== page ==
Intriguing data from the Massachusetts study also suggest that there may be a natural ebb and flow to ED—that is, for some men, trouble with erections may last for a significant amount of time, and then partly or fully disappear without treatment. Whether this is true, and which men need treatment versus tincture of time, may be resolved through further long-term studies in other populations.

Either way, it’s clear that good sexual function is possible well into old age. Research bears out that the majority of healthy older couples can—and do—have an active sex life. In surveys, 50% to 80% of healthy couples over age 70 say they have sex regularly; half say they have intercourse once a week. And some men continue to have erections into their 80s and 90s.

How an erection occurs

Basically, an erection illustrates simple hydraulics. Blood fills chambers in the penis, causing it to swell and become firm. But getting to that stage requires extraordinary orchestration of body mechanisms. Blood vessels, nerves, hormones, and, of course, the psyche must work together. A hitch in any one of these elements can diminish the quality of an erection or prevent it from happening altogether.

Frequently, an erection starts in a man’s brain. A sight, a touch, a smell, or perhaps just a memory sparks intense activity in the hypothalamus, an area near the base of the brain. Electrical signals of sexual arousal travel from the brain down to the lower part of the spinal cord. Nerves in this area signal nerves in the pelvis, which tell arteries to let blood into the penis and cause an erection.

Directly stimulating the genitals can also prompt an erection, though different nerve pathways are involved. Here, sexual sensation is carried by the pudendal nerve, which runs from the penis to the sacral nerves in the lower spine. The sacral nerves then send messages that cause the arteries in the penis to admit blood. During sexual activity, both of these nerve pathways are involved in producing an erection.

Nerves talk to each other by releasing nitric oxide and other chemical messengers. These messengers boost the production of other important chemicals, including cyclic guanosine monophosphate, prostaglandins, and vasoactive intestinal polypeptide. These chemicals initiate the erection by relaxing the smooth muscle cells lining the tiny arteries that lead to the corpora cavernosa, a pair of flexible cylinders that run the length of the penis.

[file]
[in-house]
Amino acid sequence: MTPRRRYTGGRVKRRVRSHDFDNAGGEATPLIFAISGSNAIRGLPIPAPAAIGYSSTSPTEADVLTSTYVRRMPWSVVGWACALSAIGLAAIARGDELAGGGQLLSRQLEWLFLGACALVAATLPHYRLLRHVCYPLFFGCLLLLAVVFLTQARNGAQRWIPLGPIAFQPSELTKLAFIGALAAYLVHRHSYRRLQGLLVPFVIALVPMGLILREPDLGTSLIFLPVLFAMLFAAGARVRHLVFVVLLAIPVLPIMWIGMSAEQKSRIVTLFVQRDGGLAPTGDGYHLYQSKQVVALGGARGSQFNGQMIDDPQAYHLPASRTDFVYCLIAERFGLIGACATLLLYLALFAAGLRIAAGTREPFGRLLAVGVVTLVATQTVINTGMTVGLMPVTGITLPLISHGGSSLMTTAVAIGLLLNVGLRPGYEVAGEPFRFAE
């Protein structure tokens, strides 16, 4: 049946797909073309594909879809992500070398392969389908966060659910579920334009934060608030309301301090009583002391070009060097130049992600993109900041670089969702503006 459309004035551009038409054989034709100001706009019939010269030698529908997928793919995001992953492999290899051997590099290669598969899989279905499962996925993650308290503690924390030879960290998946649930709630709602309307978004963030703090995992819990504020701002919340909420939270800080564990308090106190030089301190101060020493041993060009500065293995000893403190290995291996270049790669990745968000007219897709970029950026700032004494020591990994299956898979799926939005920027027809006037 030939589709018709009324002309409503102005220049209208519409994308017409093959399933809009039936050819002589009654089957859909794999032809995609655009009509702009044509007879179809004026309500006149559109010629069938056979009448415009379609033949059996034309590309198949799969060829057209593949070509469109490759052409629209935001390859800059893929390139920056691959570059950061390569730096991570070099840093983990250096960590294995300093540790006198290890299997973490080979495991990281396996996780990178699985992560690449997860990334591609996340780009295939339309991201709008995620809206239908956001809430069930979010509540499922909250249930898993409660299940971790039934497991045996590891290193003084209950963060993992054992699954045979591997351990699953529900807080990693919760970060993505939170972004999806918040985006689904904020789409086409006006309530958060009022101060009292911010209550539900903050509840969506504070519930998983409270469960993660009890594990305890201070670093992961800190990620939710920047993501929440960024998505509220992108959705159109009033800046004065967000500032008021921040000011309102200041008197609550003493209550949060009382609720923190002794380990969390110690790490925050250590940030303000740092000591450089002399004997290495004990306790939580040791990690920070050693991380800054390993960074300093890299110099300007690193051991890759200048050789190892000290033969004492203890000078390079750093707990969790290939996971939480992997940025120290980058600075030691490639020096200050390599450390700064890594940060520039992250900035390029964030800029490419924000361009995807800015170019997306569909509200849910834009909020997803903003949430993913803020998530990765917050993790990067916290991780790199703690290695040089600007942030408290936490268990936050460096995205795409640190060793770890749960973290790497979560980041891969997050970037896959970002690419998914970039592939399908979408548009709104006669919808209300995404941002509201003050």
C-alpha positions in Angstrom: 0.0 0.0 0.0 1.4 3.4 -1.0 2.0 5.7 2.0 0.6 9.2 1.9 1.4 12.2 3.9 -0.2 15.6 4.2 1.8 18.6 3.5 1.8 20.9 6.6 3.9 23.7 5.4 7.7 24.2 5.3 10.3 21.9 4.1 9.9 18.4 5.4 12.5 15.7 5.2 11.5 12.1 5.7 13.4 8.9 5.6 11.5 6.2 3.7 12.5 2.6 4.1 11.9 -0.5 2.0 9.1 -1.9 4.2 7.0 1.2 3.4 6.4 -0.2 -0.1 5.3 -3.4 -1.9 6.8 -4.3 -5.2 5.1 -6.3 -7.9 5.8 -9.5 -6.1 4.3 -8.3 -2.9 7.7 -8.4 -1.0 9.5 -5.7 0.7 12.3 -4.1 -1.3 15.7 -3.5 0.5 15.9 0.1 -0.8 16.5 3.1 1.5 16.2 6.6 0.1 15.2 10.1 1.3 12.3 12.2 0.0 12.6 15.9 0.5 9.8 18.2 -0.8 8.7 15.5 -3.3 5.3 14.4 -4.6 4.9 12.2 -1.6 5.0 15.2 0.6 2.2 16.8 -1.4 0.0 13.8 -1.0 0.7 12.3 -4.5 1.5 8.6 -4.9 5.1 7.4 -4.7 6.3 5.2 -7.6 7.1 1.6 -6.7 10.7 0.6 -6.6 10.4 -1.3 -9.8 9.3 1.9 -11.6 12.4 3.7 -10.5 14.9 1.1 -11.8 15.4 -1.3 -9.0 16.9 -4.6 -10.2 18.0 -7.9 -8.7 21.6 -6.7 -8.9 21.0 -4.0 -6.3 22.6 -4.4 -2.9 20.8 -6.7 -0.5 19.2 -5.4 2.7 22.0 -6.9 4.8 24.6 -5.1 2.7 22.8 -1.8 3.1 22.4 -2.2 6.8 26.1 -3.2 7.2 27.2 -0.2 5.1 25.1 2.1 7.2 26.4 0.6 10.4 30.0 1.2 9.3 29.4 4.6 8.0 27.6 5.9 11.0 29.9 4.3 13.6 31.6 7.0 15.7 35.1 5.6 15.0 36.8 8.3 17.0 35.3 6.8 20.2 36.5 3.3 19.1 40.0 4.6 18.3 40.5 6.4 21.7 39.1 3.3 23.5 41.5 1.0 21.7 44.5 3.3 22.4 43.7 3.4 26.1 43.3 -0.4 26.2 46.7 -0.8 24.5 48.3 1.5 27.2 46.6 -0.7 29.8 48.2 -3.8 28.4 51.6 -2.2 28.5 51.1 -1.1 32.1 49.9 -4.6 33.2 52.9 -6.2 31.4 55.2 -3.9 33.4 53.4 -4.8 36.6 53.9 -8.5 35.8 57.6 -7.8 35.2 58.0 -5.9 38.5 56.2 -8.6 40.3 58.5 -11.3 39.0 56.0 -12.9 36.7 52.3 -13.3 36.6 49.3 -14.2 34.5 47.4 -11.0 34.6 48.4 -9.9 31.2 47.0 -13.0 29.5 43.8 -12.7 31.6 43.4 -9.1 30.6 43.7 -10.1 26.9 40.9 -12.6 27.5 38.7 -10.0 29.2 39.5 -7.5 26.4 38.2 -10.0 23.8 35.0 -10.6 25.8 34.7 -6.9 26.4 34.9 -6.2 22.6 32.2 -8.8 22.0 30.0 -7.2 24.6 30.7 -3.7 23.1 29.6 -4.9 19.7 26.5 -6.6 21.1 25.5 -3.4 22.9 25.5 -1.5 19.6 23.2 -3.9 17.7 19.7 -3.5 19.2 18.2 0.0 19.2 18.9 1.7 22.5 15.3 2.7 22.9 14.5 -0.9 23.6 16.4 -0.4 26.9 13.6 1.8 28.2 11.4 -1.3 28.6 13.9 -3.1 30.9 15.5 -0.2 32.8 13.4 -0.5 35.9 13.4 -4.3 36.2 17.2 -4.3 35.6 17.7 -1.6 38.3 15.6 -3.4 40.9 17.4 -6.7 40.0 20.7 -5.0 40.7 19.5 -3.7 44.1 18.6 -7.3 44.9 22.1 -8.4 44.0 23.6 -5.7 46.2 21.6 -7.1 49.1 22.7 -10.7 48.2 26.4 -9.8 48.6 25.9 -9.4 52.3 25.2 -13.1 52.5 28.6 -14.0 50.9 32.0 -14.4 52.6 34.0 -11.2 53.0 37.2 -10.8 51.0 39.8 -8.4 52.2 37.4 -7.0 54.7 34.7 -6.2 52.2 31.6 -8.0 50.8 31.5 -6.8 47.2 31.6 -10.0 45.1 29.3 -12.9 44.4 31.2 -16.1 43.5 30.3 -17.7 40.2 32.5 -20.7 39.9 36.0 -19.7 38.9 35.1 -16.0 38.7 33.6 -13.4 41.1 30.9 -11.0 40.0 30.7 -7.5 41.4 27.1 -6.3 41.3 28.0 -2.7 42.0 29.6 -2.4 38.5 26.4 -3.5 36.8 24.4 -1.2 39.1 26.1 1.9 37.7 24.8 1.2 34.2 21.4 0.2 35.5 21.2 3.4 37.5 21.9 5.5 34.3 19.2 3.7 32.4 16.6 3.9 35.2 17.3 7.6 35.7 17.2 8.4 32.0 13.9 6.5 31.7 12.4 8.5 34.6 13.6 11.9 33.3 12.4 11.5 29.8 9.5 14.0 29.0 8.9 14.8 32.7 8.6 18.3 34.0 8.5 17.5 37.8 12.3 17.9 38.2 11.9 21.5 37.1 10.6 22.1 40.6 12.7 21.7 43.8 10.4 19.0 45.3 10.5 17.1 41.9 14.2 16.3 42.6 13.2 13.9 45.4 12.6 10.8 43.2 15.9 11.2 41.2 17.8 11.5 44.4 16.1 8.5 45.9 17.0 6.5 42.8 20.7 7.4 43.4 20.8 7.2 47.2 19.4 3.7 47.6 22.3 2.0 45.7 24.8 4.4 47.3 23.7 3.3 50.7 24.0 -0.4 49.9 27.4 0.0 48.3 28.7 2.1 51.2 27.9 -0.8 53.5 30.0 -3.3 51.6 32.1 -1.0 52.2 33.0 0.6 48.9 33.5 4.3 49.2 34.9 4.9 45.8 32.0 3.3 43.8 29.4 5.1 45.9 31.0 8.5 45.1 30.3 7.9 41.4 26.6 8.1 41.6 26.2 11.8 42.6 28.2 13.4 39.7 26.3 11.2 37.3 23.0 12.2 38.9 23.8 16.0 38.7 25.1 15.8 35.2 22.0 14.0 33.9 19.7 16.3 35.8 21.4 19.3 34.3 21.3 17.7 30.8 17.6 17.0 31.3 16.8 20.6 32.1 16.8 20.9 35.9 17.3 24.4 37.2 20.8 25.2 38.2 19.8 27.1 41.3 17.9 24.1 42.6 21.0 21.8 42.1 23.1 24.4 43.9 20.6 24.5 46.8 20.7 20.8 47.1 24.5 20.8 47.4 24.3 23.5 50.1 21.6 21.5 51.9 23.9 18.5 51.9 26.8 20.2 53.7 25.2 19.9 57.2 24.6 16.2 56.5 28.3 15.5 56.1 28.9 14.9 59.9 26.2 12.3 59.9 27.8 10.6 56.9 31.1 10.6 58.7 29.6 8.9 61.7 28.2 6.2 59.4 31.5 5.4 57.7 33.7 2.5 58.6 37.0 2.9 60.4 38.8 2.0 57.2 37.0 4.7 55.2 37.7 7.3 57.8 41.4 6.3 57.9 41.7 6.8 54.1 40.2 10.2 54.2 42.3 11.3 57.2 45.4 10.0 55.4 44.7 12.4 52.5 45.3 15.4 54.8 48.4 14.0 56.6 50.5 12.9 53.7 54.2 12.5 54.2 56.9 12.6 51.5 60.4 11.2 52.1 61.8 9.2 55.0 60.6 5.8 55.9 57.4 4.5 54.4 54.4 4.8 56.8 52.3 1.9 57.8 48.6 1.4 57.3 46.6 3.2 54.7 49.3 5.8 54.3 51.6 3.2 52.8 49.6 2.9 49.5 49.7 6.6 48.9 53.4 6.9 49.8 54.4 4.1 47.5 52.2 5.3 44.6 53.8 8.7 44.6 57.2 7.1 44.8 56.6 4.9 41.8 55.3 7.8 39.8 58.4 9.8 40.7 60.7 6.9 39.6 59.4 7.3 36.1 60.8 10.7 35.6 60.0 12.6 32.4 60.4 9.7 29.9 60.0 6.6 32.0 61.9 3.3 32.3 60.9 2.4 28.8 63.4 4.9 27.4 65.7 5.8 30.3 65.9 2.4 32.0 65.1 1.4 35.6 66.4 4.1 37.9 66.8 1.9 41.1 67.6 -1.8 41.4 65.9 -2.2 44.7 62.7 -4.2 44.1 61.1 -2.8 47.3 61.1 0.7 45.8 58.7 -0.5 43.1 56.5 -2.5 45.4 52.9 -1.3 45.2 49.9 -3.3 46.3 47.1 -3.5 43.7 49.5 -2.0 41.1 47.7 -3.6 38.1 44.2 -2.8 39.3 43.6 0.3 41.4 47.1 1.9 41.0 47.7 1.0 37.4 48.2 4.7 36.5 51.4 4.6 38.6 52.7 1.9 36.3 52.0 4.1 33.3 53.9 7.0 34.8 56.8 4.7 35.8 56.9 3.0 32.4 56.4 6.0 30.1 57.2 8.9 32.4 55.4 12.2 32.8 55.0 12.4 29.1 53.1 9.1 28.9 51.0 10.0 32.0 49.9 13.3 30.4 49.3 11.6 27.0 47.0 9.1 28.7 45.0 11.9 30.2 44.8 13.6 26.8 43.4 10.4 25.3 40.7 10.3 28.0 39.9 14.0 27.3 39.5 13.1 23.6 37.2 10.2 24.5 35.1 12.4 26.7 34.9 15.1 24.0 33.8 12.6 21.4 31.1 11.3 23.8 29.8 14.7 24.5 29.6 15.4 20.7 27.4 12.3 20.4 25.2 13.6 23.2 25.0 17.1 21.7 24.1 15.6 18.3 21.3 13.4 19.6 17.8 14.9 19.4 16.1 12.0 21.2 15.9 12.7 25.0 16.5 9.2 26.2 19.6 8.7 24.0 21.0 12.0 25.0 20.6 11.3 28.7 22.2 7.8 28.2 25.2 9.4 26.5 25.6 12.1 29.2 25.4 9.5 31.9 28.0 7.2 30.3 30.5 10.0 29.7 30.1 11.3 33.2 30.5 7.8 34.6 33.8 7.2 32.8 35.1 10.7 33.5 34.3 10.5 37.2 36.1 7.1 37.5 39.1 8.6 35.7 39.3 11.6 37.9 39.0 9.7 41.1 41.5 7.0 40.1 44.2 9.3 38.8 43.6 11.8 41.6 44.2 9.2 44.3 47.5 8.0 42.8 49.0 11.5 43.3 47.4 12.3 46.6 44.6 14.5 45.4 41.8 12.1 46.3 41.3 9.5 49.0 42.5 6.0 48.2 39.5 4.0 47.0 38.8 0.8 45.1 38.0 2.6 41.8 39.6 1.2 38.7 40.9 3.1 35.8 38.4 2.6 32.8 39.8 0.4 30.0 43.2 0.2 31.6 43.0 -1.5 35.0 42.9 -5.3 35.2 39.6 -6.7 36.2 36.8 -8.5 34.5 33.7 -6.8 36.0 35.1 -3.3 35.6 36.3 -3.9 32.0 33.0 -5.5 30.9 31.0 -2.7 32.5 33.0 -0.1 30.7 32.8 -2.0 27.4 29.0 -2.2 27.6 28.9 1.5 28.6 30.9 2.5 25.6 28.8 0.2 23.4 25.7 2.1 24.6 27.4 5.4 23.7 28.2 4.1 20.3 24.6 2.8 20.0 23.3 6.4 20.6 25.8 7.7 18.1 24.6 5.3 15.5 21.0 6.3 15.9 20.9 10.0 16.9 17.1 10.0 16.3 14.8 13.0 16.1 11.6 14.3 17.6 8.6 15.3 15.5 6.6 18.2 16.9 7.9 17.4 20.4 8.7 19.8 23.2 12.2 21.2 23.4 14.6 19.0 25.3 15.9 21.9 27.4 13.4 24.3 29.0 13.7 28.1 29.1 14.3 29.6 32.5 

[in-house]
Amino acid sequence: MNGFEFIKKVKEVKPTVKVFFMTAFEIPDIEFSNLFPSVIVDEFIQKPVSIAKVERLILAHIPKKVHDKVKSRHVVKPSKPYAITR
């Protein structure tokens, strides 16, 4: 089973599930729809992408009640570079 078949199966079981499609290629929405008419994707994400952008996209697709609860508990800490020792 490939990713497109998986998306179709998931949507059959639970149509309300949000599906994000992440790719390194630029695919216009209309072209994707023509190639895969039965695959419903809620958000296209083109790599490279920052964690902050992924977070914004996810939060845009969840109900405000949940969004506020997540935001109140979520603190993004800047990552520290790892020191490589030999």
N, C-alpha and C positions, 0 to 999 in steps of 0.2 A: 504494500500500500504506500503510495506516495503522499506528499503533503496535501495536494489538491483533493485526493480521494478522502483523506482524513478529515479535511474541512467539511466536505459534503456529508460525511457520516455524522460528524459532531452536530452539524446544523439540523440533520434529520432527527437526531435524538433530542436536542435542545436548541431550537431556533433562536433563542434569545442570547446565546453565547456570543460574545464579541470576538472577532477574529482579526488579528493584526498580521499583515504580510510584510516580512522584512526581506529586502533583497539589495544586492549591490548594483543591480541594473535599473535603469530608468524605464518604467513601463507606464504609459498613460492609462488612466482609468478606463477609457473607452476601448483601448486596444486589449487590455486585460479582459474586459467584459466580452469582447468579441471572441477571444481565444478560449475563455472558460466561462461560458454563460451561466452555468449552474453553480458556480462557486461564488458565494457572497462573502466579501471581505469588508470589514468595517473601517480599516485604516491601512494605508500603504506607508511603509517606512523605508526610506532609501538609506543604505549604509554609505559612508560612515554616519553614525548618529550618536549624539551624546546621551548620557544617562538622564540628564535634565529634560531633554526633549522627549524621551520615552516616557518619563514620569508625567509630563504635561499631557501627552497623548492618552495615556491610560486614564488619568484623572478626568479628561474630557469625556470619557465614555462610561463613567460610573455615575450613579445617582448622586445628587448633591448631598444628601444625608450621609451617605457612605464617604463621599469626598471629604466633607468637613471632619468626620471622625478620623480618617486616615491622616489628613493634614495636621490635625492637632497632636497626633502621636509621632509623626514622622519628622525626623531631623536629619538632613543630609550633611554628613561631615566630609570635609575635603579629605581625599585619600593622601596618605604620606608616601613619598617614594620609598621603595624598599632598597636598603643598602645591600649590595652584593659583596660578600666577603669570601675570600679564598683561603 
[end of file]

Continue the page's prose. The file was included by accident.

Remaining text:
Anatomy of a penis
The penis is made up of three cylindrical bodies: the corpus spongiosum (spongy body)—which contains the urethra and includes the glans (head) of the penis—and two corpora cavernosa (erectile bodies), which extend from within the body out to the end of the penis to support an erection. Blood enters the corpora cavernosa through the central arteries.

As the arteries relax, the thousands of tiny caverns, or spaces, inside these cylinders fill with blood. Blood floods the penis through two central arteries, which run through the corpora cavernosa and branch off into smaller arteries. The amount of blood in the penis increases sixfold during an erection. The blood filling the corpora cavernosa compresses and then closes off the openings to the veins that normally drain blood away from the penis. In essence, the blood becomes trapped, maintaining the erection.

how a penis works
When a man is sexually stimulated, chemical signals from the brain cause the penile arteries to widen, allowing more blood to enter the erectile bodies known as the corpora cavernosa. The tissues swell with blood, causing an erection. At the same time, the blood-engorged tissues compress the veins, keeping blood in the penis and maintaining the erection.

Obviously, an erection isn’t permanent. Some signal—usually an orgasm, but possibly a distraction, interruption, or even cold temperature—brings an erection to an end. This process, called detumescence, occurs when the chemical messengers that started and maintained the erection stop being produced, and other chemicals, such as the enzyme phosphodiesterase 5 (PDE5), destroy the remaining messengers. Blood seeps out of the passages in the corpora cavernosa. Once this happens, the veins in the penis begin to open up again and the blood drains out. The trickle becomes a gush, and the penis returns to its limp, or flaccid, state.

It’s usually difficult for a man to get another erection right away. The length of the interval between erections varies, depending on a man’s age, his health, and whether he is sexually active on a regular basis. A young, sexually active man in good health may be able to get an erection after just a few minutes, whereas a man in his 50s or older may have to wait 24 hours. One reason may be that nerve function slows with age.

Indeed, erections may work on a use-it-or-lose-it principle. Some research suggests that when the penis is flaccid for long periods of time—and therefore deprived of a lot of oxygen-rich blood—the low oxygen level causes some muscle cells to lose their flexibility and gradually change into something akin to scar tissue. This scar tissue seems to interfere with the penis’s ability to expand when it’s filled with blood.

Orgasm and ejaculation